Prepare for encircled flux before compliance issues arise

June 1, 2014
Loss budgets for optical-fiber testing are becoming increasingly tight as more low-loss components such as LC/MPO cassettes are introduced.

From the June, 2014 Issue of Cabling Installation & Maintenance Magazine

EF is becoming increasingly important as loss budgets tighten for high-speed transmission. Allowing for EF is one of four key components to successful Tier 1 testing.

by Adrian Young, Fluke Networks

Loss budgets for optical-fiber testing are becoming increasingly tight as more low-loss components such as LC/MPO cassettes are introduced. As a result, consultants and cabling vendors are beginning to specify loss budgets based on component performance, not standards. Any allowable slack in testing practices has disappeared, and to stay current installers need to re-evaluate their test equipment and procedures for Tier 1 optical-fiber testing.

Using an appropriate reference light source, setting the reference and using reference-grade connectors are all vital parts of the testing jigsaw puzzle. However, even when all of these are carried out correctly, two different testers can still achieve a variability of up to 40 percent. This, unfortunately, is the nature of optical-fiber testing. The fiber connection is considered random, hence the need to have a reference-grade connector. But additional uncertainty is introduced if the testers use two different light sources, even though the sources have been referenced out, due to the way the light is launched into the fiber.

Installers who adhere to only the first three aspects of fiber-optic testing-choosing an LED source, setting the reference correctly and using reference-grade connectors-but fail to allow for encircled flux, are leaving out the final, crucial piece of the process.

Telecommunications Industry Association (TIA; standards initially defined the launch condition from a multimode optical source in terms of coupled power ratio (CPR). However, this still allowed too much variability between sources, so in 2010 the TIA and IEC created encircled flux (EF) to define launch conditions on multimode optical fiber (see ANSI/TIA-526-14-B or IEC61280-4-2).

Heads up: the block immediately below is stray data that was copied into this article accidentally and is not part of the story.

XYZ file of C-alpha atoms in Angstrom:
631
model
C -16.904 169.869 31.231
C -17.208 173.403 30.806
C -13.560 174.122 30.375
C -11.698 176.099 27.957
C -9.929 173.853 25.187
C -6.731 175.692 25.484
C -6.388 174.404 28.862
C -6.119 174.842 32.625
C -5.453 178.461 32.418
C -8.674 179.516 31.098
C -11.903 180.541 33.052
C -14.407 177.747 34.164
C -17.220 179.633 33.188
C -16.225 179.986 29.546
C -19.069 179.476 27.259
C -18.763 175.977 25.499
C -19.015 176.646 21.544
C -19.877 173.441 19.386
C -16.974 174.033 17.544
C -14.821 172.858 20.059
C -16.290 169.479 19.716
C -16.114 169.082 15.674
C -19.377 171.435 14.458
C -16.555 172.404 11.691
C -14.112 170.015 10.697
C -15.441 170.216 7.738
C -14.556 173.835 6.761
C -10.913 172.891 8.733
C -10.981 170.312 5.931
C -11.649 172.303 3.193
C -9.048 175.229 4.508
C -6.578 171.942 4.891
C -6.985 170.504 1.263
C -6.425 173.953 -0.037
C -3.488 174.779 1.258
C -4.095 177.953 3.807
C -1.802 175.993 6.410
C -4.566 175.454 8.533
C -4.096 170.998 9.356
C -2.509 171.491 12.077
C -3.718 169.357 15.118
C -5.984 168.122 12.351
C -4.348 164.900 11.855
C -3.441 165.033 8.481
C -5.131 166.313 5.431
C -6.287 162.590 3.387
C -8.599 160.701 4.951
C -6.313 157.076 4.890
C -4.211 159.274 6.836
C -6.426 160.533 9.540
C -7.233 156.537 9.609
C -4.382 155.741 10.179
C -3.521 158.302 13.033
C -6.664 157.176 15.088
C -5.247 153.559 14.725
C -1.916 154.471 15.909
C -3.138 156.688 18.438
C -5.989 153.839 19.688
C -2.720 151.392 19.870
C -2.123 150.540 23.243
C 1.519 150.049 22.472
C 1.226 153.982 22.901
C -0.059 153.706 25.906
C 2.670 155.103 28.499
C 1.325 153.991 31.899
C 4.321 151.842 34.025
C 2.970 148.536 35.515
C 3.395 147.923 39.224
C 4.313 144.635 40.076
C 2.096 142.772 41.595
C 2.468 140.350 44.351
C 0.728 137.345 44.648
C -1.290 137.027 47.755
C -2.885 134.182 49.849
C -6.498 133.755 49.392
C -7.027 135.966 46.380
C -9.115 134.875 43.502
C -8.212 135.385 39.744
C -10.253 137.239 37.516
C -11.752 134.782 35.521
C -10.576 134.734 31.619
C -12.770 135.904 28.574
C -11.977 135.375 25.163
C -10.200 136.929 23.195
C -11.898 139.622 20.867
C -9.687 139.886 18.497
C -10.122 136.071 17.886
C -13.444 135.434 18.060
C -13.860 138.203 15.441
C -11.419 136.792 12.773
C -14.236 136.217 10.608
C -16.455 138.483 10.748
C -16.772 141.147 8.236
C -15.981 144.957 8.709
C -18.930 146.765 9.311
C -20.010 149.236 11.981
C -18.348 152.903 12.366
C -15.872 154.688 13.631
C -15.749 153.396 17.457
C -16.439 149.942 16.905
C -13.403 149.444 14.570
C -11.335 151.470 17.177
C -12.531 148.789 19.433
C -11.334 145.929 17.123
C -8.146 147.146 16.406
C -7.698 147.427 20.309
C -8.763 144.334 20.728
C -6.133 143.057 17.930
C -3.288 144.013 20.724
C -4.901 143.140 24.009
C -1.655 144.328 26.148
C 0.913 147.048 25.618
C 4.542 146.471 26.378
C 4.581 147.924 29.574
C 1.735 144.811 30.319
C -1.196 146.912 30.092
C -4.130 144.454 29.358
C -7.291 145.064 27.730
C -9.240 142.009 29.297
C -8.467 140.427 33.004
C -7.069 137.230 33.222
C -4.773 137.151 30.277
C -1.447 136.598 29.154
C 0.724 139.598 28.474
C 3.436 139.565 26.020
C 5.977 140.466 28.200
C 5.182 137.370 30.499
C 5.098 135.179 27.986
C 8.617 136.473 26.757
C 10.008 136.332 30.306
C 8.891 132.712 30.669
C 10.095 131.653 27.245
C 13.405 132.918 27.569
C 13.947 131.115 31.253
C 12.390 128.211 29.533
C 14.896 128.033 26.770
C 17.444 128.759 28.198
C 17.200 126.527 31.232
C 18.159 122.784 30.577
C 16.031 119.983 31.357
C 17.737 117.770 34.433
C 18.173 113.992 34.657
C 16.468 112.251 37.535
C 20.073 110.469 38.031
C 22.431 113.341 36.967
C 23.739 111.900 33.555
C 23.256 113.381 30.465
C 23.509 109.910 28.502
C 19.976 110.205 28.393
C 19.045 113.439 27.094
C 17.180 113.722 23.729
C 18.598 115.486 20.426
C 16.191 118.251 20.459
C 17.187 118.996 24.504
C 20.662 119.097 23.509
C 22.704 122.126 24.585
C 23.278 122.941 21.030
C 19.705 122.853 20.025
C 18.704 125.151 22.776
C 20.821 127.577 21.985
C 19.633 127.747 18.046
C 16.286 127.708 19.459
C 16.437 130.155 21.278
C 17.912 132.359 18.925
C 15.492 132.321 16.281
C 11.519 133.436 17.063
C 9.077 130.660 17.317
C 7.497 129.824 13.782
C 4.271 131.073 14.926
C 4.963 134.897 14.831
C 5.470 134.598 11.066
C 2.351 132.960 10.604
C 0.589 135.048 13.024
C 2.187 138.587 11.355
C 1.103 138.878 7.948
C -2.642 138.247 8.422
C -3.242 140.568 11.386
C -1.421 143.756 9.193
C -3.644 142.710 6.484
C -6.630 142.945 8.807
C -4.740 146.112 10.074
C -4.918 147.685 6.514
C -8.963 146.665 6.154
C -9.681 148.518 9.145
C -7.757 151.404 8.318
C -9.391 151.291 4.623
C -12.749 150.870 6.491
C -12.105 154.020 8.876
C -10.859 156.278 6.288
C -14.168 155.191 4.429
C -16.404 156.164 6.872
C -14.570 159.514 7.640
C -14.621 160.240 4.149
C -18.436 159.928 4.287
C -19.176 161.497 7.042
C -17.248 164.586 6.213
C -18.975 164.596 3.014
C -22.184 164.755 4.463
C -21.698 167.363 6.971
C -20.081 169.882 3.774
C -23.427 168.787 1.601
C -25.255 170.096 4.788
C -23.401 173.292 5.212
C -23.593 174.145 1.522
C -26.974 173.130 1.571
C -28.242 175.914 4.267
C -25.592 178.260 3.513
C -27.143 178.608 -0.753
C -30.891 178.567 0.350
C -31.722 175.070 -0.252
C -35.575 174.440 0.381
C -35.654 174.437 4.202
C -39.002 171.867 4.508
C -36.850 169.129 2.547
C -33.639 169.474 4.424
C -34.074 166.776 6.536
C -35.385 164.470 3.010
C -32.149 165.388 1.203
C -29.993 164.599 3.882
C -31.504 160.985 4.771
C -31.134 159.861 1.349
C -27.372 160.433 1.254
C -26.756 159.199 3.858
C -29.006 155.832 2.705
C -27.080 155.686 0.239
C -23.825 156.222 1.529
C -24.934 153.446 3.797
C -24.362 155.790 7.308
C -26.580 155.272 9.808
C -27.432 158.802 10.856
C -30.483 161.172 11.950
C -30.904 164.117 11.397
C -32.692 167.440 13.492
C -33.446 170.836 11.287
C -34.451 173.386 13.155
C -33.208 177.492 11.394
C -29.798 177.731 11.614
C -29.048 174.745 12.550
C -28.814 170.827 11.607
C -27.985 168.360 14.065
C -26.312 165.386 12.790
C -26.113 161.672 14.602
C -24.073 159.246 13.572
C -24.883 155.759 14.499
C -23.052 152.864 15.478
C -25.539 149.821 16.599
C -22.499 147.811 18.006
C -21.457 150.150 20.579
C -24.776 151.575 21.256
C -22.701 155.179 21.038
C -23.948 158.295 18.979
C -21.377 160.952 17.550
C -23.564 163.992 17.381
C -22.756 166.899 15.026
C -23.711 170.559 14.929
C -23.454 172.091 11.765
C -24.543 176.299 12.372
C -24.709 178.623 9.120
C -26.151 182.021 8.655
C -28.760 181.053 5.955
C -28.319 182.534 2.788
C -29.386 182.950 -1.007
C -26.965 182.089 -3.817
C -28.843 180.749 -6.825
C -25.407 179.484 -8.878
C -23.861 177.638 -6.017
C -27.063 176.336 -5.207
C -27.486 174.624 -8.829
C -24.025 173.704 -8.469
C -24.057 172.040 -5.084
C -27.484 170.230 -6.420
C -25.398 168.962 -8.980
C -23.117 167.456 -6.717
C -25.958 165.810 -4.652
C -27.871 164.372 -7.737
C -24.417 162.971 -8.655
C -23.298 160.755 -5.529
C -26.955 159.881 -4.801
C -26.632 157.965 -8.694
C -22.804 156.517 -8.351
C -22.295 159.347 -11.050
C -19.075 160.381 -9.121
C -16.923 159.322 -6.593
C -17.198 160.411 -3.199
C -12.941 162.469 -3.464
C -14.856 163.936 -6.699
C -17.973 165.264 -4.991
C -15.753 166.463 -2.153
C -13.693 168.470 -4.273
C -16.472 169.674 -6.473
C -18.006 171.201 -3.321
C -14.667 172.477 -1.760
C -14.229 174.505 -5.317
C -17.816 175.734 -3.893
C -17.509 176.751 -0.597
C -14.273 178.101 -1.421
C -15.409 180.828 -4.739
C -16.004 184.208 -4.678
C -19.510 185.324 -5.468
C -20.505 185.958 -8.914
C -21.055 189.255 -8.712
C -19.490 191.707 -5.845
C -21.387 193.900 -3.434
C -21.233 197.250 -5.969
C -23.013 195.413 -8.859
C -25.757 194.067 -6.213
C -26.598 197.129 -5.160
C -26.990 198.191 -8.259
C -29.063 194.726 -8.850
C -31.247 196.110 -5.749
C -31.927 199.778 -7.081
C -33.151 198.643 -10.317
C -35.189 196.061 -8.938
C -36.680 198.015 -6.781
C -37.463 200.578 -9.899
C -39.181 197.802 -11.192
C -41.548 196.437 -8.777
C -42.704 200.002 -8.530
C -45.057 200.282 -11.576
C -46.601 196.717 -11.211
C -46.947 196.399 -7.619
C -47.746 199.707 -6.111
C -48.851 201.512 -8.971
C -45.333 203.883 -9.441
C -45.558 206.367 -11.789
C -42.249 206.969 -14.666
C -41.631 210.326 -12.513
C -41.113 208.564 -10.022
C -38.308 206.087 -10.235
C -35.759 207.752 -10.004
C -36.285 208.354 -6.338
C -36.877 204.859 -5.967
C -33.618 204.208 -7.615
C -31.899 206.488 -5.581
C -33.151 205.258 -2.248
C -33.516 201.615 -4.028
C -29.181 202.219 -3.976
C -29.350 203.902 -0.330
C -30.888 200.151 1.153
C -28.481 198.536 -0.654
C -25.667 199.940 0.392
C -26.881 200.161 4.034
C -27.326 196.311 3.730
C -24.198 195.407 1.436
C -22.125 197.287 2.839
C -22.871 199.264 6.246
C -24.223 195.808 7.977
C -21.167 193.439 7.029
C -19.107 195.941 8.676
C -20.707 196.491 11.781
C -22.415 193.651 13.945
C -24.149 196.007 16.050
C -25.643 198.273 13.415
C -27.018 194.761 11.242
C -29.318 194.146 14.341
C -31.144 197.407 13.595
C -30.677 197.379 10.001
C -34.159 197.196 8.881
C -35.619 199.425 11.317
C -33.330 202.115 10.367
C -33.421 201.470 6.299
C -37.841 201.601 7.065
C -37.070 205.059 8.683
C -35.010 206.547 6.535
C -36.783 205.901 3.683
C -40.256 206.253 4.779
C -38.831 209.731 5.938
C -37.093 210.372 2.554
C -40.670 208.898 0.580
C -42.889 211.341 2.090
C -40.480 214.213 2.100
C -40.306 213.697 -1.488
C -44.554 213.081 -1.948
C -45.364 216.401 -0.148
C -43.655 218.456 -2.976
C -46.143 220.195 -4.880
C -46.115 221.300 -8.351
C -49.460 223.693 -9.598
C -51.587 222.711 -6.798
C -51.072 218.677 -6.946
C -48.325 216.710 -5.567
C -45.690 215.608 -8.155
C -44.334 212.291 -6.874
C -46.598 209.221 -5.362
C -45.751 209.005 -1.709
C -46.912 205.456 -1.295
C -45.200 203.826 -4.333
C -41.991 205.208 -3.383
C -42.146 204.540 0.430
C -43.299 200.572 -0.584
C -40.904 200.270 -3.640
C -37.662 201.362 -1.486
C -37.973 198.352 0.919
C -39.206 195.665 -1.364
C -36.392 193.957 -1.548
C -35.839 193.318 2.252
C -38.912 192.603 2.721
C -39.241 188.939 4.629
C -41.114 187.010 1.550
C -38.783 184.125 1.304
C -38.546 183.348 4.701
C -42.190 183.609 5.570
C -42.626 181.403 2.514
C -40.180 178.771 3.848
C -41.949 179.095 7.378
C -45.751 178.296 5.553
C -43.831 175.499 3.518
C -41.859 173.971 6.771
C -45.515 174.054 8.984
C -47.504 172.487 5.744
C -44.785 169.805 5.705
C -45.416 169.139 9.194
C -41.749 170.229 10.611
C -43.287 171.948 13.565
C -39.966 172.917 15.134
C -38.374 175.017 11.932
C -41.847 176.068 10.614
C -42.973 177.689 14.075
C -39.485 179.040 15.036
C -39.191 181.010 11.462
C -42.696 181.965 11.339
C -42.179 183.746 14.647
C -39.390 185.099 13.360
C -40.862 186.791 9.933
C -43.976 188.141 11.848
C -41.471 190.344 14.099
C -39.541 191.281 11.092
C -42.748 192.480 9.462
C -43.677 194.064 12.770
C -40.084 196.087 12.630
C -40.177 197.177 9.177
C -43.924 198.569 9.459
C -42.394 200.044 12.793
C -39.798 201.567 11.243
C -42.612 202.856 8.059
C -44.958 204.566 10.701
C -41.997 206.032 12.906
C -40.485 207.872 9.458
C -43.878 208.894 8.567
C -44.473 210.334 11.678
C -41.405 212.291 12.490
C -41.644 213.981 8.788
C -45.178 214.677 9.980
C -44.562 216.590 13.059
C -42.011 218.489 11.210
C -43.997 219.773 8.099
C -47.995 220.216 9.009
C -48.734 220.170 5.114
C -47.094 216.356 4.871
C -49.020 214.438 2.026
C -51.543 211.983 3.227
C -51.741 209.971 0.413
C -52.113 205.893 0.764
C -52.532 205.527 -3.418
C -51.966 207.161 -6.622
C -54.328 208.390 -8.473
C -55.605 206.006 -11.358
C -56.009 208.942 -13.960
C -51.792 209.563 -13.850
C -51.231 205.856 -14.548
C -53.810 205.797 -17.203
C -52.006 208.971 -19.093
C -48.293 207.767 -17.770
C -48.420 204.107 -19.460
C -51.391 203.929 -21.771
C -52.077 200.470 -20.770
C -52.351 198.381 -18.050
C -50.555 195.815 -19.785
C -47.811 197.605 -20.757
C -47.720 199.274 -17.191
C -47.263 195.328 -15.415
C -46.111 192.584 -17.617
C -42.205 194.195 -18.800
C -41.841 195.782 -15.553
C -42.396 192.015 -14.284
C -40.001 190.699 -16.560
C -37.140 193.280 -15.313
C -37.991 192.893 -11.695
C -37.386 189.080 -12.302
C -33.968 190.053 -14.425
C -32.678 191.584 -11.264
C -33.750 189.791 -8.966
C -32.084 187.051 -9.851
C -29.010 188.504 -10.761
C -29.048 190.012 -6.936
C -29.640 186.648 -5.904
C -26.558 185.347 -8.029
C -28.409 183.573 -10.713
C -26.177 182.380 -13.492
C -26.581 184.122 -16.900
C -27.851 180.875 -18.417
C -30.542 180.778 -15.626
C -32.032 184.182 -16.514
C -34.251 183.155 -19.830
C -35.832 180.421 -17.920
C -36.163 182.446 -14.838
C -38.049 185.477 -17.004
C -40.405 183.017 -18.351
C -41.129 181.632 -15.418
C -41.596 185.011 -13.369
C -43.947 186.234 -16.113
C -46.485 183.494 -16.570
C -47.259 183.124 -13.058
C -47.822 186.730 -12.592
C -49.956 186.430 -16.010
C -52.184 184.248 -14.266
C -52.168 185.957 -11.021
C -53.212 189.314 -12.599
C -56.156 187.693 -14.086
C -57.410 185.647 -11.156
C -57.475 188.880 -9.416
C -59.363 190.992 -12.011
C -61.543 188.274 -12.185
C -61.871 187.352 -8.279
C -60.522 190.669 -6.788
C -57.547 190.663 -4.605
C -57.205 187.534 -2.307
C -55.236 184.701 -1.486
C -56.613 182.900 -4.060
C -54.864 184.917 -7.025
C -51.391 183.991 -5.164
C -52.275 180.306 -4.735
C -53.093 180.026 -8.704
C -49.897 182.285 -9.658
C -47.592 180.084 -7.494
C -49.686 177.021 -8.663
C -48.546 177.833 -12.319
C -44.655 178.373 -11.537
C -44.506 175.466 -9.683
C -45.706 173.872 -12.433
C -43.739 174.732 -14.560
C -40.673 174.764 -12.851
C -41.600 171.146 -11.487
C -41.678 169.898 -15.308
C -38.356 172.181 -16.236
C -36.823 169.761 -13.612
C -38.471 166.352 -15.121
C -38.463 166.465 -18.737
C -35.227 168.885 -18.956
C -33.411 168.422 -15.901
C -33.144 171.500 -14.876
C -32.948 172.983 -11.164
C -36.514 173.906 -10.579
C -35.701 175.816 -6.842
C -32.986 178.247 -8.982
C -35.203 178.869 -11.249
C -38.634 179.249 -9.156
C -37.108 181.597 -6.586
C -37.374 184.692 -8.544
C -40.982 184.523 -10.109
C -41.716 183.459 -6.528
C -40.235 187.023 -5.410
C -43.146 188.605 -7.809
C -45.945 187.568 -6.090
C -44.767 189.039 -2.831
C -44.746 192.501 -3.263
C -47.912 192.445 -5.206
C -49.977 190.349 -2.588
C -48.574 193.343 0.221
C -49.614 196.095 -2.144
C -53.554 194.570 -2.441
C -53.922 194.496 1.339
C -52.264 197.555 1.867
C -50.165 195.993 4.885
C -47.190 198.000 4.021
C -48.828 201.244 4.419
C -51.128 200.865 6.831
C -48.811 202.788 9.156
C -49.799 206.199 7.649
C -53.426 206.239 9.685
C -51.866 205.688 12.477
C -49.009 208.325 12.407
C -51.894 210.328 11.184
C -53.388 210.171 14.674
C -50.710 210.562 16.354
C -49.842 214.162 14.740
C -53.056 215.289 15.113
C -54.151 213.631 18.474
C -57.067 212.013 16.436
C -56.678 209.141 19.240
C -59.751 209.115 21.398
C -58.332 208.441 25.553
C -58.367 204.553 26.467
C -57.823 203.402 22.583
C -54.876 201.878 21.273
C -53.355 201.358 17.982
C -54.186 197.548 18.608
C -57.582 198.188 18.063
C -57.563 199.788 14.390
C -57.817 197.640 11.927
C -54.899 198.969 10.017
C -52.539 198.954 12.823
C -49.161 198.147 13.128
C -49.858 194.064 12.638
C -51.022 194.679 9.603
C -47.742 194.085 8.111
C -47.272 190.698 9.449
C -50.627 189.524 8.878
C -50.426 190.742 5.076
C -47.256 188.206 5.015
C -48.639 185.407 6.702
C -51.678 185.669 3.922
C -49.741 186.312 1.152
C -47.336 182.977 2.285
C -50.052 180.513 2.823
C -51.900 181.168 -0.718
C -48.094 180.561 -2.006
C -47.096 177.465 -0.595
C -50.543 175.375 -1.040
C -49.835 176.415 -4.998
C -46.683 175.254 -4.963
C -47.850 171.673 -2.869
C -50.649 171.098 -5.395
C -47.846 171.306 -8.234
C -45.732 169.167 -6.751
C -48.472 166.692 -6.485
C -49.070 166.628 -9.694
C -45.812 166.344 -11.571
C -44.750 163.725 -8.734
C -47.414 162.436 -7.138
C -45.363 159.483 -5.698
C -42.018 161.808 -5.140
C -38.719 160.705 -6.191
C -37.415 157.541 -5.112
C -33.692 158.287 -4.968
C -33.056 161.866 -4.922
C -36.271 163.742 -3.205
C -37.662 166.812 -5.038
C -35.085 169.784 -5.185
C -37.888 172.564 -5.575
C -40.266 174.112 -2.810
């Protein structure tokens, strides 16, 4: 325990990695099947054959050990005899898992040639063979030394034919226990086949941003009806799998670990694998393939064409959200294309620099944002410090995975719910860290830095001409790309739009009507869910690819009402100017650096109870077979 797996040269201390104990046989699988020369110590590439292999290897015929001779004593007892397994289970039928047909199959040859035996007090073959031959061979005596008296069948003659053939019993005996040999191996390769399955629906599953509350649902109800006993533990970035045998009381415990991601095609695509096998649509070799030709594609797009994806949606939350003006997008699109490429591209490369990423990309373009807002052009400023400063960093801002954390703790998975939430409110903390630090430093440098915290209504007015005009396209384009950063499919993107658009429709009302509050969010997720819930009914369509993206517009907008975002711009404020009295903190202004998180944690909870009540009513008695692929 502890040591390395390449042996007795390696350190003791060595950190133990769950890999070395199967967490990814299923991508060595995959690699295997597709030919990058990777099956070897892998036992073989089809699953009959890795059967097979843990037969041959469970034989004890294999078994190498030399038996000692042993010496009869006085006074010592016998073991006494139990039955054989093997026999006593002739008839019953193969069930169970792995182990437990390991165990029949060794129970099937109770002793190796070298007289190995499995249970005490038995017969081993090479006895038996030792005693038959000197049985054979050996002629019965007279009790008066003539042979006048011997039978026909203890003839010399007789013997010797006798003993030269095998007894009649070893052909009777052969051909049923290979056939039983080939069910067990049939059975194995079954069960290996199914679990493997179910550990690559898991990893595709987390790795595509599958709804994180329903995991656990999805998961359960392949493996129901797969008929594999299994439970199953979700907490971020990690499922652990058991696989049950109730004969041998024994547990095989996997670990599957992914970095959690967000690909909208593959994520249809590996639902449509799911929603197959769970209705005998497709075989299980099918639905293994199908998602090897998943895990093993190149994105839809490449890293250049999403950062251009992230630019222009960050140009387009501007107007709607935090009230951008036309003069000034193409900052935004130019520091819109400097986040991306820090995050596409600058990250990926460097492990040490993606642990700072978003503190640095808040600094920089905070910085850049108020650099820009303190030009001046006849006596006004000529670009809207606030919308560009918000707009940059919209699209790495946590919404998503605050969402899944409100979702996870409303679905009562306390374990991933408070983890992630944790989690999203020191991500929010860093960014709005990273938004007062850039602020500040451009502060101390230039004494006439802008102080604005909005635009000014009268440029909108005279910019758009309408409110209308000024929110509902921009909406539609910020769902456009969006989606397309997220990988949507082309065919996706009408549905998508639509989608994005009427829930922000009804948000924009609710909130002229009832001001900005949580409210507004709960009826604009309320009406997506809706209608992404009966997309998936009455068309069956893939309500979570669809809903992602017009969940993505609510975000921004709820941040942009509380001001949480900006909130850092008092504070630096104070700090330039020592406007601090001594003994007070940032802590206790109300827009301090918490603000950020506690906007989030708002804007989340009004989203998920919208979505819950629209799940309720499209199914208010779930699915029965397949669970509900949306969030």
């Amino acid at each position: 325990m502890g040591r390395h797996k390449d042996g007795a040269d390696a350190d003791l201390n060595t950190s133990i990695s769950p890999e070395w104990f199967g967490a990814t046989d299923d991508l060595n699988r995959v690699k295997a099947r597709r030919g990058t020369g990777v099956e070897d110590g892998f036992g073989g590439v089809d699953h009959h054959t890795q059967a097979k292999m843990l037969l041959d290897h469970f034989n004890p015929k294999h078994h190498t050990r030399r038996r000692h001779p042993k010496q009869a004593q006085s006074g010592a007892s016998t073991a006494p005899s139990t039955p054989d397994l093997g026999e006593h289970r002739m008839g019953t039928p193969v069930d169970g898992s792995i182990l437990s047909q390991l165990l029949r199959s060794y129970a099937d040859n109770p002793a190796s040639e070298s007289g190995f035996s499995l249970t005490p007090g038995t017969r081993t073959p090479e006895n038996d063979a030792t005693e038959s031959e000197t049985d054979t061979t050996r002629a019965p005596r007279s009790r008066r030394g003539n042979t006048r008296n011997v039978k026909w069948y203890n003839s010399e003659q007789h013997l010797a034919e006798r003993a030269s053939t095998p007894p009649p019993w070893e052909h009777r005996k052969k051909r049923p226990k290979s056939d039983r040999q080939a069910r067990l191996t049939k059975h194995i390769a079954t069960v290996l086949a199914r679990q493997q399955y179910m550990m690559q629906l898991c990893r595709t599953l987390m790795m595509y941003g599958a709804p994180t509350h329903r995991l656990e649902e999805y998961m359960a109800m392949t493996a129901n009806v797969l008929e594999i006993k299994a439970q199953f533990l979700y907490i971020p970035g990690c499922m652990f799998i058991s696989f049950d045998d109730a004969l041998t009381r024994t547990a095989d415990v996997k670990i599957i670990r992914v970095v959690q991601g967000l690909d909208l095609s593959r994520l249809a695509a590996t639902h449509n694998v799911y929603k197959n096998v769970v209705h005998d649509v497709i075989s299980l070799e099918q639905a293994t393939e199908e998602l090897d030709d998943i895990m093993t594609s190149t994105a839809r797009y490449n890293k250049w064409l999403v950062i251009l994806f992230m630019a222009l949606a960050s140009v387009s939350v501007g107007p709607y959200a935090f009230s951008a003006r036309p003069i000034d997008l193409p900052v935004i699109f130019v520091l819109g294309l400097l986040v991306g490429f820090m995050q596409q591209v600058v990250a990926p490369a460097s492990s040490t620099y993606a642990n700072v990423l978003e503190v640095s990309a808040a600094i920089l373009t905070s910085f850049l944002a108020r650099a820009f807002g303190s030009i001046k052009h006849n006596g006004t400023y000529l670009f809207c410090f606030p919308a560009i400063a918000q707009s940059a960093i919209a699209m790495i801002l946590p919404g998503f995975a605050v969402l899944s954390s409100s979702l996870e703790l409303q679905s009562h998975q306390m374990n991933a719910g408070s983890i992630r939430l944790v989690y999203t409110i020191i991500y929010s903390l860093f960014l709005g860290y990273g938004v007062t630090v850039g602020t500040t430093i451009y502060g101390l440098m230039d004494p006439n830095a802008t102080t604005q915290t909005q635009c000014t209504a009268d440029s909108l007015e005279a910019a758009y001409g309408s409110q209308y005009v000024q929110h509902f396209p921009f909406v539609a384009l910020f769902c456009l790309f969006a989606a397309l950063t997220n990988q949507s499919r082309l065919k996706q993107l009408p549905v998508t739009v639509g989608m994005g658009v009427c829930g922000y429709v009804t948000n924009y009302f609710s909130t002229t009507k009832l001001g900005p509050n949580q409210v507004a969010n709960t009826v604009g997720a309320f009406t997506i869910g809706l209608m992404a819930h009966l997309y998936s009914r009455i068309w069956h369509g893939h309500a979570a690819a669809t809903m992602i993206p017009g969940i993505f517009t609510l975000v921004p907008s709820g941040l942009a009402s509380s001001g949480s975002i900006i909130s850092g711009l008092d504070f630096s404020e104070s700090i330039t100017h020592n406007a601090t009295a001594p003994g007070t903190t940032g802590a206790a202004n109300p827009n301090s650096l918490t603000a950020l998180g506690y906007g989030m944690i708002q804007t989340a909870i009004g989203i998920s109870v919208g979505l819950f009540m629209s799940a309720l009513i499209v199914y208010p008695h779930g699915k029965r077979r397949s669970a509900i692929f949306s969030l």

EF refers to the ratio between the transmitted power at a given radius of an optical fiber core and the total injected power. It specifies the modal power across the entire endface of the test reference cord, which has to be maintained to the end of the cord.

At some point we can expect EF compliance to become mandatory in many optical-fiber test specifications developed by end-user customers, so installers need to begin considering now how to incorporate it into their field-test procedures. The initial standard does not specify this, although two options for meeting EF requirements are set out in TIA TSB-4979 Practical Considerations for Implementation of Encircled Flux Launch Condition in the Field.

It is important to note that the initial definition of EF by the TIA and IEC assumed that installers were already implementing best practice for optical fiber field testing. Anyone working in technical support will know that this assumption often is untrue. To achieve optimum results when carrying out a Tier 1 optical loss measurement, all four aspects of testing must be set up correctly: 1) the LED source, 2) the jumper reference, 3) the connectors, and 4) the encircled flux requirement.

Let's look at each of these four aspects more closely.

Setting the reference through the use of a bulkhead adapter, as shown here, is an incorrect approach to fiber testing; it adds an uncertainty of as much as 1.5 dB because of loss in the adapter. The reference must be continuous from source to meter using a single reference cord.

Four aspects of testing

Choosing the right optical source. In theory, users can test multimode optical fiber links with either a vertical-cavity surface-emitting laser (VCSEL) or a light-emitting diode (LED). However, current ANSI/TIA regulations specify that the source must have a spectral width between 30nm and 60nm. This is easily achieved with an LED source. However, a VCSEL source has a spectral width of just 0.65nm, and its launch into the optical fiber varies substantially between different VCSEL sources, thereby increasing the measurement uncertainty to a point at which it is no longer acceptable. The VCSEL launch is also underfilled, resulting in an optimistic loss measurement reading.

If the optical-fiber system is tested with a VCSEL, the cabling vendor may not accept the application warranty due to the uncertainty of the measurement. It is the responsibility of the individual who is testing and providing the warranty for the system to ask what type of source is to be used. If in doubt, we recommend that the tester review the test equipment vendor's data sheet and verify requirements with the cabling vendor that is offering the warranty for their system.